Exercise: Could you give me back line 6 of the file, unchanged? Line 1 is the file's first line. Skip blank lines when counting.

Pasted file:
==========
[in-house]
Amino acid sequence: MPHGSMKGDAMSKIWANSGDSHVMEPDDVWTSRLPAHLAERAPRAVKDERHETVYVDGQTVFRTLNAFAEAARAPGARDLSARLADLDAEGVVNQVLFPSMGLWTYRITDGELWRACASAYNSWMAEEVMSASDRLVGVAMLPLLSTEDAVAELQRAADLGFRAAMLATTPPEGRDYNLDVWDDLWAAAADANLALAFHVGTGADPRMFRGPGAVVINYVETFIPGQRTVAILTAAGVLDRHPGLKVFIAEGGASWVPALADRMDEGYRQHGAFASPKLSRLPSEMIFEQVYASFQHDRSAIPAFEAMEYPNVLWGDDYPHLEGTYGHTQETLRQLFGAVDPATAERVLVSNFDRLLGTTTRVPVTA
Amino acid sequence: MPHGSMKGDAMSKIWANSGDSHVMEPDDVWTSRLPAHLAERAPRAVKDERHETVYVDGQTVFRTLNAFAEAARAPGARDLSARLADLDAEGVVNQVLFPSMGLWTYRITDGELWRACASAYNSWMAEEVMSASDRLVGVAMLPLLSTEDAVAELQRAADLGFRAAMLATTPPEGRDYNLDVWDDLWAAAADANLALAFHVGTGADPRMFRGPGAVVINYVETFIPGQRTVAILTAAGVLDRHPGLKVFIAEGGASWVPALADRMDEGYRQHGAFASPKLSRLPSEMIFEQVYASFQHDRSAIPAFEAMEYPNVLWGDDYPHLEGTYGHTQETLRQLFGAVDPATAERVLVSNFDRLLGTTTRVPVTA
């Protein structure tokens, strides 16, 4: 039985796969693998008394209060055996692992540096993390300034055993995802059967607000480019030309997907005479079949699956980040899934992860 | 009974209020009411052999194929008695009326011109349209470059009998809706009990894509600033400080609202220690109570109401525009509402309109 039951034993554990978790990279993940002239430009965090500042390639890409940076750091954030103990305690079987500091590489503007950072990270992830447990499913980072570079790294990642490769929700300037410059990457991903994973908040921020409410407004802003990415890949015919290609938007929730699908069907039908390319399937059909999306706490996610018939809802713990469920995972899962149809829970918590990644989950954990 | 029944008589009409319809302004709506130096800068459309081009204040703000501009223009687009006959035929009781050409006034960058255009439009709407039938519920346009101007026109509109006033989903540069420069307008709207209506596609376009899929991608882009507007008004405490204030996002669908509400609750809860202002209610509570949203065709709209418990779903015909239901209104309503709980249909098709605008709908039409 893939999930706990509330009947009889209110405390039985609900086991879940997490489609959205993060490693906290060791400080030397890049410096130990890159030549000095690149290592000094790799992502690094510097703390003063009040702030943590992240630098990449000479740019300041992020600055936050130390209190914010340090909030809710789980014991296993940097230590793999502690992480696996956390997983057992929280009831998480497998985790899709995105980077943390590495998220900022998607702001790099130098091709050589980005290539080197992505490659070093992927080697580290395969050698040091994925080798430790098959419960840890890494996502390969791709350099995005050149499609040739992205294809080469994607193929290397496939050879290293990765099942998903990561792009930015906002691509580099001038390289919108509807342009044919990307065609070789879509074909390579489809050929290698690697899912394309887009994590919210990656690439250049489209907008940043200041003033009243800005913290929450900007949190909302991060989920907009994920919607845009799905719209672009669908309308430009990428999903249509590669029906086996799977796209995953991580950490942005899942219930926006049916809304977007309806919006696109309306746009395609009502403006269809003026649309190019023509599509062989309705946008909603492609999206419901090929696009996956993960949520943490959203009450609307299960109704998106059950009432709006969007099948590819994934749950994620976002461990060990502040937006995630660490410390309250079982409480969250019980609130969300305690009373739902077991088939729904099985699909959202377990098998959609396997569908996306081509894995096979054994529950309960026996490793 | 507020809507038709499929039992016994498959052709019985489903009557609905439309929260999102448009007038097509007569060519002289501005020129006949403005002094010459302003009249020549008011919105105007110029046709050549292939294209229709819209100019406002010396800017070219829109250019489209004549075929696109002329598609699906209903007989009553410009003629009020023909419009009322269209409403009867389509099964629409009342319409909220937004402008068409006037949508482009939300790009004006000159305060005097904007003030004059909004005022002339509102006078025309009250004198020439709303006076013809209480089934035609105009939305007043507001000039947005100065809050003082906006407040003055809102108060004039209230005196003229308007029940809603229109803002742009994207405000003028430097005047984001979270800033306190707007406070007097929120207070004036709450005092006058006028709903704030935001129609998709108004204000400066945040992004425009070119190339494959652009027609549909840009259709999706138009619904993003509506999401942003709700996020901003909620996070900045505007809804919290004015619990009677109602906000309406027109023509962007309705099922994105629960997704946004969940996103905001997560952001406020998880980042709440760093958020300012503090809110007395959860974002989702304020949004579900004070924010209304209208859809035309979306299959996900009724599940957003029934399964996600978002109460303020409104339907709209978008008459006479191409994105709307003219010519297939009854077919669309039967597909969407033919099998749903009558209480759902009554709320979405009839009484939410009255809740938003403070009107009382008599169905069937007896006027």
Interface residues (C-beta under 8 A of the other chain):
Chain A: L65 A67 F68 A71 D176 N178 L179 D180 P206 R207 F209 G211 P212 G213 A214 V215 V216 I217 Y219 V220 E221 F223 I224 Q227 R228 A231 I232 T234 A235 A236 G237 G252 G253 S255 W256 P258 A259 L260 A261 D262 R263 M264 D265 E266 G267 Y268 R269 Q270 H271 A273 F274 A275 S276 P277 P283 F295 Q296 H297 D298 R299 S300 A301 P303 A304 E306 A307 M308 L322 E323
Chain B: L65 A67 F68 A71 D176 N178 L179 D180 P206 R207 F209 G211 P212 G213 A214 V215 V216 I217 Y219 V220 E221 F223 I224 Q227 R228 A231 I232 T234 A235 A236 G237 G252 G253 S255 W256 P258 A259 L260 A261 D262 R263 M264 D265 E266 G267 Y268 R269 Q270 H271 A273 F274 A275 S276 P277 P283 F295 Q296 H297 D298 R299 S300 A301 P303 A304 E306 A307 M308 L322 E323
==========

Chain A: L65 A67 F68 A71 D176 N178 L179 D180 P206 R207 F209 G211 P212 G213 A214 V215 V216 I217 Y219 V220 E221 F223 I224 Q227 R228 A231 I232 T234 A235 A236 G237 G252 G253 S255 W256 P258 A259 L260 A261 D262 R263 M264 D265 E266 G267 Y268 R269 Q270 H271 A273 F274 A275 S276 P277 P283 F295 Q296 H297 D298 R299 S300 A301 P303 A304 E306 A307 M308 L322 E323